Still more recently, he and his colleague, the economist Lawrence Fouraker, have begun a series of studies on the making of economic decisions when interactions are involved, as in bilateral monopoly or oligopoly. Their first monograph was crowned with the prize of the American Academy of Arts and Sciences and made an immediate impact on economists. It is the first really careful experimental study of an economic market, and it may well be the pioneer of a new method of inquiry. The virtues of the experimental method, not only in enabling choices to be made among rival theories, but also in forcing the theorist to state his propositions in full operational form, have rarely been so well exemplified.
An academic mind seeks out for examination the intellectual accomplishments, but the limitations of my ability to describe should not be confused with any corresponding limitations in Sid. Even in this recital, I hope that something of the vigor and intense interest with which Sid confronted all life comes through. What perhaps I have not made so clear is the warmth and ease of human contact, his great abilities as a raconteur, his friendship and loyalty, his fascination for all who met him. No one I know has combined in such measure the powers to be interesting and to be interested.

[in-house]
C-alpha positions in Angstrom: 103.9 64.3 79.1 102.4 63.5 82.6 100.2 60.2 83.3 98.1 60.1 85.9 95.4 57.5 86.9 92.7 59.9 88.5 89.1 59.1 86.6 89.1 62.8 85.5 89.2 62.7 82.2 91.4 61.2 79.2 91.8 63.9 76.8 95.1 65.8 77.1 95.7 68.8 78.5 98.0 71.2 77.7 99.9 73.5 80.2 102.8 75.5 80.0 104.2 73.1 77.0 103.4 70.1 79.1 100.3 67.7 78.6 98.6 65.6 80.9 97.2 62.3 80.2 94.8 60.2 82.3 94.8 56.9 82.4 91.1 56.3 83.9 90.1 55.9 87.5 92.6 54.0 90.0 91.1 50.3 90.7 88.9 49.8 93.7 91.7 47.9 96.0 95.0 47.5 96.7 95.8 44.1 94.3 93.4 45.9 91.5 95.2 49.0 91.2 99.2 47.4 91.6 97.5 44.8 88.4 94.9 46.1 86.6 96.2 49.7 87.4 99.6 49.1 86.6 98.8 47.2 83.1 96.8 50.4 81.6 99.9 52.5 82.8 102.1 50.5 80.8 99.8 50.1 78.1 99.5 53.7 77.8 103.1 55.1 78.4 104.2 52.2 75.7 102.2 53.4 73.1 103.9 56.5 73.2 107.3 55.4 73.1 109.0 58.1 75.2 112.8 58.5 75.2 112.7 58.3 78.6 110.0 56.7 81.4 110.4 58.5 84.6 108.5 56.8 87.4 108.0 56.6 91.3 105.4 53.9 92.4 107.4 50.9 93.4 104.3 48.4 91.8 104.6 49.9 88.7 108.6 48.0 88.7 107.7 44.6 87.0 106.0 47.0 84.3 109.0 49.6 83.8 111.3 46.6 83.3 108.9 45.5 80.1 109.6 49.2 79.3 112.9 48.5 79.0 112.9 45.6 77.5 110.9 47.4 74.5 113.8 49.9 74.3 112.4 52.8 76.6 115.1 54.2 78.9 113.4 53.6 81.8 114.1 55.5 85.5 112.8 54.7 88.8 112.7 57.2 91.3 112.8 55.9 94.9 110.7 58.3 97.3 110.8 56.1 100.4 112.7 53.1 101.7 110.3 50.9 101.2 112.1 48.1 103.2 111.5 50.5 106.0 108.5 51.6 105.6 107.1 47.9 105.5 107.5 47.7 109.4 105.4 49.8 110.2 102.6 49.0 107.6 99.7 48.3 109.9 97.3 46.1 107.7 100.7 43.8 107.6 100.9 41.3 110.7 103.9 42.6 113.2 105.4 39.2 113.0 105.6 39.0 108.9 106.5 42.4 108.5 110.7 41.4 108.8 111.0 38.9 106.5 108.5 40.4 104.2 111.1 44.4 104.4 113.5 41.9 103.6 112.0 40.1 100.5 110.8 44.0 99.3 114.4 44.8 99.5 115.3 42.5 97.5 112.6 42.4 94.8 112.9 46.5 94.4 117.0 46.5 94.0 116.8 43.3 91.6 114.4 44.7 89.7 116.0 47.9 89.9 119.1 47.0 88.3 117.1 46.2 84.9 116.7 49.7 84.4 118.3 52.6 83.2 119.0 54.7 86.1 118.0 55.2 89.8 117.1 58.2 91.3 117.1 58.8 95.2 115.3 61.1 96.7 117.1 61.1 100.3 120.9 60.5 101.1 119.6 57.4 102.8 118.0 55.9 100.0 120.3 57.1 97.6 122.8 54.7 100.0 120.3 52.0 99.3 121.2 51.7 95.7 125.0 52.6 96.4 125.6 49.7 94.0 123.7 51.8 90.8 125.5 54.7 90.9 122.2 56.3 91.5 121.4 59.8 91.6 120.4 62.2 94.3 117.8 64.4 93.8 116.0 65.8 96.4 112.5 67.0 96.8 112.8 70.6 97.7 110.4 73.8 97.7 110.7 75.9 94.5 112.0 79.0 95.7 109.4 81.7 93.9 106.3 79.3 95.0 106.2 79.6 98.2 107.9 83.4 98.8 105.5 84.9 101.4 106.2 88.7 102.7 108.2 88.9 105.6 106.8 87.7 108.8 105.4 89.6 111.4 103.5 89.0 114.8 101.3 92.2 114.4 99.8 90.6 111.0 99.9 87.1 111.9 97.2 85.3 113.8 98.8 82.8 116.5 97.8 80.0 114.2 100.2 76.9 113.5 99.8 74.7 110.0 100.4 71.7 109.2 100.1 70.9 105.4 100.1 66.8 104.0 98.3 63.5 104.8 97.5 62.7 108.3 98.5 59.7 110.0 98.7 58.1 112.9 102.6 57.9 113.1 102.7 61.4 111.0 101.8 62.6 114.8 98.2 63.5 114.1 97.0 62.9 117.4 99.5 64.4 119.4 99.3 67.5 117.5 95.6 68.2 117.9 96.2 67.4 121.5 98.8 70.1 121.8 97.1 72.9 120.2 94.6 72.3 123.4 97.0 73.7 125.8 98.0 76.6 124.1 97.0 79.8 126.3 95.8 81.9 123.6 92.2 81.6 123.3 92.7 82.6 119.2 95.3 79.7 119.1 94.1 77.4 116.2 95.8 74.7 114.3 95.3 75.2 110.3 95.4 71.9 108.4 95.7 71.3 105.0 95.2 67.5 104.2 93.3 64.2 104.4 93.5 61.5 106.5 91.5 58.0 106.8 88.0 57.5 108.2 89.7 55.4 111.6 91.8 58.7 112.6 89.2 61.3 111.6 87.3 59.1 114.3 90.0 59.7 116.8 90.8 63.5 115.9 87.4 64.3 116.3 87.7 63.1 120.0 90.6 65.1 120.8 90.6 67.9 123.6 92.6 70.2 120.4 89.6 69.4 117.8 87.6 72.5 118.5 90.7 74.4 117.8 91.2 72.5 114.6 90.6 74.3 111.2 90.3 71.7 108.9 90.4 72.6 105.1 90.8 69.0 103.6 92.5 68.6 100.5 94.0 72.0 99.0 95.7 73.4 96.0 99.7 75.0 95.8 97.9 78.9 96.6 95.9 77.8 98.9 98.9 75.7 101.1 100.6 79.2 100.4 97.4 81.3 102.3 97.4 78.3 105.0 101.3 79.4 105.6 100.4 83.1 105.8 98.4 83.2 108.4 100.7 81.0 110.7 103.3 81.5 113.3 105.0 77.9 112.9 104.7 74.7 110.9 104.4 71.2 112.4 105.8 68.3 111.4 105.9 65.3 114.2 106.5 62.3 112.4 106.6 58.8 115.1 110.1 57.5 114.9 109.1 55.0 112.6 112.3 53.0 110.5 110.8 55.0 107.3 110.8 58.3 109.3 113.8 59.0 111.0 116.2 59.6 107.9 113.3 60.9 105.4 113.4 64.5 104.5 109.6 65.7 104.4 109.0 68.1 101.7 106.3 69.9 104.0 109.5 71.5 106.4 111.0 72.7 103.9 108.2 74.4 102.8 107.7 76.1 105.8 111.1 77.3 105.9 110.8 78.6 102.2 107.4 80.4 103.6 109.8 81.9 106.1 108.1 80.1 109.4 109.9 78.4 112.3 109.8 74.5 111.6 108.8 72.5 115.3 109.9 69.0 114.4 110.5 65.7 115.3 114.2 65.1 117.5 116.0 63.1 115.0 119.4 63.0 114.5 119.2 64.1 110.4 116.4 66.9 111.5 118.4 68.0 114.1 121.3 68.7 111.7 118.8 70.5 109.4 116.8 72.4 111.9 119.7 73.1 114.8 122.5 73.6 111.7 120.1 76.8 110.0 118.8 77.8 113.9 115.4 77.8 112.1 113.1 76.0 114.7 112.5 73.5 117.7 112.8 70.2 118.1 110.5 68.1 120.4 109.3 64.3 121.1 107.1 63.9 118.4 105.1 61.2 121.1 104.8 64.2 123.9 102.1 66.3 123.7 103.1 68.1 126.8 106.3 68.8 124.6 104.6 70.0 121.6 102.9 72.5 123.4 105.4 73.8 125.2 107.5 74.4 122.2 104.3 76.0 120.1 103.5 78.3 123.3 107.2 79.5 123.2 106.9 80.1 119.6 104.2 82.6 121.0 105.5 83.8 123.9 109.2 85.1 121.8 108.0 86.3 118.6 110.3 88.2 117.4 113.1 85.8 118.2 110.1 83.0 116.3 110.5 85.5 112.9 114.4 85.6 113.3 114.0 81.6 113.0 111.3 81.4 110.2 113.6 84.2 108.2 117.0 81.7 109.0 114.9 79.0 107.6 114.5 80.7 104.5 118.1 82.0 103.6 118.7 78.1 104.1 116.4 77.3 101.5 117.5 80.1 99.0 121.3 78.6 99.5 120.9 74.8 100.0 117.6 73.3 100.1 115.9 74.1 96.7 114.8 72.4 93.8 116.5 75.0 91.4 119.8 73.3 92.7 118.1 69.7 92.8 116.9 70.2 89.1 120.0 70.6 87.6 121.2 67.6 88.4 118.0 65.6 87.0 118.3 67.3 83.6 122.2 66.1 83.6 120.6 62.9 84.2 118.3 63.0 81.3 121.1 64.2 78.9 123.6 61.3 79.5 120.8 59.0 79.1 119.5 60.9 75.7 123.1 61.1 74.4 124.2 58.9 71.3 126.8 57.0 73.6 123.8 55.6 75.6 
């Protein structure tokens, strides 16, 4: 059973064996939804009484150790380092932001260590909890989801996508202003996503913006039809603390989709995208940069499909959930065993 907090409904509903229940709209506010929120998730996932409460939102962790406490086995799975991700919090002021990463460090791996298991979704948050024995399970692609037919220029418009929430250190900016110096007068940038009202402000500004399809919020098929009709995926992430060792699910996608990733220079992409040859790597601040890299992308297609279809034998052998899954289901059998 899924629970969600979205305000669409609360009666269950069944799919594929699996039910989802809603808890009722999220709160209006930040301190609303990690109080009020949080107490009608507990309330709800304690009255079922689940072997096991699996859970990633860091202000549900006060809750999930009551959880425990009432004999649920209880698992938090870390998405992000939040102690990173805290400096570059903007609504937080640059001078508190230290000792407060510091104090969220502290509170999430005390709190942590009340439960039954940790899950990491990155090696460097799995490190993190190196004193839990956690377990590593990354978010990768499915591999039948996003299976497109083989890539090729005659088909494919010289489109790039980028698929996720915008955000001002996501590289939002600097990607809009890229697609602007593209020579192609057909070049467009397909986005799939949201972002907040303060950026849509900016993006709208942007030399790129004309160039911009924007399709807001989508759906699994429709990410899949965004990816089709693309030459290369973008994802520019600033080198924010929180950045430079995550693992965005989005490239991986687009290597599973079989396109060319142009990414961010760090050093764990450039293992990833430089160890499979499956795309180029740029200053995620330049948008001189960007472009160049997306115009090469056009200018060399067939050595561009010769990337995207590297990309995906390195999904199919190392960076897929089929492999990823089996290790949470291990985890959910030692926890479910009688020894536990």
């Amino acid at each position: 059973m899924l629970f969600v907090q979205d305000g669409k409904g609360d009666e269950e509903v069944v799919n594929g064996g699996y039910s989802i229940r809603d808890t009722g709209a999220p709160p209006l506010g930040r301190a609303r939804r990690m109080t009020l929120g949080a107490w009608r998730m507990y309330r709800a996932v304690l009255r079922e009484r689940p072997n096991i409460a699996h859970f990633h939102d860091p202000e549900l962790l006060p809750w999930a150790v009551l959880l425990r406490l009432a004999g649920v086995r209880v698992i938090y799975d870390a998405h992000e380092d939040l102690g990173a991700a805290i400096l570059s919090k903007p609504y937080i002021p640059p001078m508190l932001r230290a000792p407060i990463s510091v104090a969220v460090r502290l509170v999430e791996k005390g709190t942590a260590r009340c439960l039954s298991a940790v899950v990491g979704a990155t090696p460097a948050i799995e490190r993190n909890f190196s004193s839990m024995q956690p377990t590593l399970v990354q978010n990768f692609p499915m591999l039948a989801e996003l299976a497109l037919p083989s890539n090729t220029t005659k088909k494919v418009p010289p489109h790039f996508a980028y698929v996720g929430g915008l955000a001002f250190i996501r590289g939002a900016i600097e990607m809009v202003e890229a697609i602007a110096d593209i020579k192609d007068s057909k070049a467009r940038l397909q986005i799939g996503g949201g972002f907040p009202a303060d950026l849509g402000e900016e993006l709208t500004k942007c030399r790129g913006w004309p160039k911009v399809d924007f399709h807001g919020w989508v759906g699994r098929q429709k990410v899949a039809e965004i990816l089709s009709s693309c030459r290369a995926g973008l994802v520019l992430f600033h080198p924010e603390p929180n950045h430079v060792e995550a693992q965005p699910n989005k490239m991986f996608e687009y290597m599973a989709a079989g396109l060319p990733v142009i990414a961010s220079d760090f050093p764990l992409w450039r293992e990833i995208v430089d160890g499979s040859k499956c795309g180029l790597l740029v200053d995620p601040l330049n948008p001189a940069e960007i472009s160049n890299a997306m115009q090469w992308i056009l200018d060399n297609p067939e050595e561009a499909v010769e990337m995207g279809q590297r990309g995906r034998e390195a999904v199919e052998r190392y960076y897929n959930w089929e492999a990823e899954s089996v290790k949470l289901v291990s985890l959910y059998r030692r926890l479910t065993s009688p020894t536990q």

Professor Arthur H. Brayfield, the Chairman of the Psychology Department at Pennsylvania State University, has sent me the following telegram, which puts all our feelings about Sid in words much better than I can choose:
Friends and colleagues at Penn State and in the community join with you in appreciation of Sid.
He lightened our cares, charmed our children, illumined our scholarship, befriended our troubled.
We knew the sharpness of his wit, the clarity of his logic, the intensity of his curiosity, the evanescence of his anger. He incited and excited us.
We noted his devotion to his family, his students, his work, we marveled at his capacity and willingness to give of himself.
He puzzled some, disturbed others, and was respected by all. He had the warm and enduring affection of the many.
His zest for life reached out to engage us. We had fun.
We count it fortunate that we shared some part of life's experiences with Sid. He enriched us all.
Something of his deep humanity will abide in us.
KENNETH J. ARROW
Professor of Economics and Statistics
Printed through the courtesy of
friends of Sidney Siegel